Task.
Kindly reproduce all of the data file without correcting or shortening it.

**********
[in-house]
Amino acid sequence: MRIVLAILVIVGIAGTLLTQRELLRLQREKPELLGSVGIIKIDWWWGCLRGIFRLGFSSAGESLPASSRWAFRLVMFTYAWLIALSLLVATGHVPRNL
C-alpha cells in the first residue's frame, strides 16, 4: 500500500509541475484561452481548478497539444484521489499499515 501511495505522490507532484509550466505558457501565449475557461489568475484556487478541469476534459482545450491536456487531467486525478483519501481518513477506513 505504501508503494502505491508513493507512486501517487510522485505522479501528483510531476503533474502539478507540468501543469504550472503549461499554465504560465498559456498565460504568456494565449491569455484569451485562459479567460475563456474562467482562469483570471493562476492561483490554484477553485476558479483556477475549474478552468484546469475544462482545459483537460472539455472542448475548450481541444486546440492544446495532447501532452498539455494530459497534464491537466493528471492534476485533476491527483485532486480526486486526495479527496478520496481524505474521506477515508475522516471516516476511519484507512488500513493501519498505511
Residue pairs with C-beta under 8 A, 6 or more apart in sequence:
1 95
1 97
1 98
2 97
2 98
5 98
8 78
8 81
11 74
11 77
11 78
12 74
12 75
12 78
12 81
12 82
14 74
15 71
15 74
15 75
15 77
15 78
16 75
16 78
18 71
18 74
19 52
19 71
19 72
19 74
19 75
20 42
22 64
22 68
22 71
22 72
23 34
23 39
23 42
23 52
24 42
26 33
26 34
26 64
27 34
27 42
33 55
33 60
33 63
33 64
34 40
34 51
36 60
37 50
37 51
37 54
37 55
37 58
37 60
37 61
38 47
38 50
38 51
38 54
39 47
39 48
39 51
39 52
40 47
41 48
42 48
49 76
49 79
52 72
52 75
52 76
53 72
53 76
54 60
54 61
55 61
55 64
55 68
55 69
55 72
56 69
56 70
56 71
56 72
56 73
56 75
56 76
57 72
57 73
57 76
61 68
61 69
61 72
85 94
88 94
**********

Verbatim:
[in-house]
Amino acid sequence: MRIVLAILVIVGIAGTLLTQRELLRLQREKPELLGSVGIIKIDWWWGCLRGIFRLGFSSAGESLPASSRWAFRLVMFTYAWLIALSLLVATGHVPRNL
C-alpha cells in the first residue's frame, strides 16, 4: 500500500509541475484561452481548478497539444484521489499499515 501511495505522490507532484509550466505558457501565449475557461489568475484556487478541469476534459482545450491536456487531467486525478483519501481518513477506513 505504501508503494502505491508513493507512486501517487510522485505522479501528483510531476503533474502539478507540468501543469504550472503549461499554465504560465498559456498565460504568456494565449491569455484569451485562459479567460475563456474562467482562469483570471493562476492561483490554484477553485476558479483556477475549474478552468484546469475544462482545459483537460472539455472542448475548450481541444486546440492544446495532447501532452498539455494530459497534464491537466493528471492534476485533476491527483485532486480526486486526495479527496478520496481524505474521506477515508475522516471516516476511519484507512488500513493501519498505511
Residue pairs with C-beta under 8 A, 6 or more apart in sequence:
1 95
1 97
1 98
2 97
2 98
5 98
8 78
8 81
11 74
11 77
11 78
12 74
12 75
12 78
12 81
12 82
14 74
15 71
15 74
15 75
15 77
15 78
16 75
16 78
18 71
18 74
19 52
19 71
19 72
19 74
19 75
20 42
22 64
22 68
22 71
22 72
23 34
23 39
23 42
23 52
24 42
26 33
26 34
26 64
27 34
27 42
33 55
33 60
33 63
33 64
34 40
34 51
36 60
37 50
37 51
37 54
37 55
37 58
37 60
37 61
38 47
38 50
38 51
38 54
39 47
39 48
39 51
39 52
40 47
41 48
42 48
49 76
49 79
52 72
52 75
52 76
53 72
53 76
54 60
54 61
55 61
55 64
55 68
55 69
55 72
56 69
56 70
56 71
56 72
56 73
56 75
56 76
57 72
57 73
57 76
61 68
61 69
61 72
85 94
88 94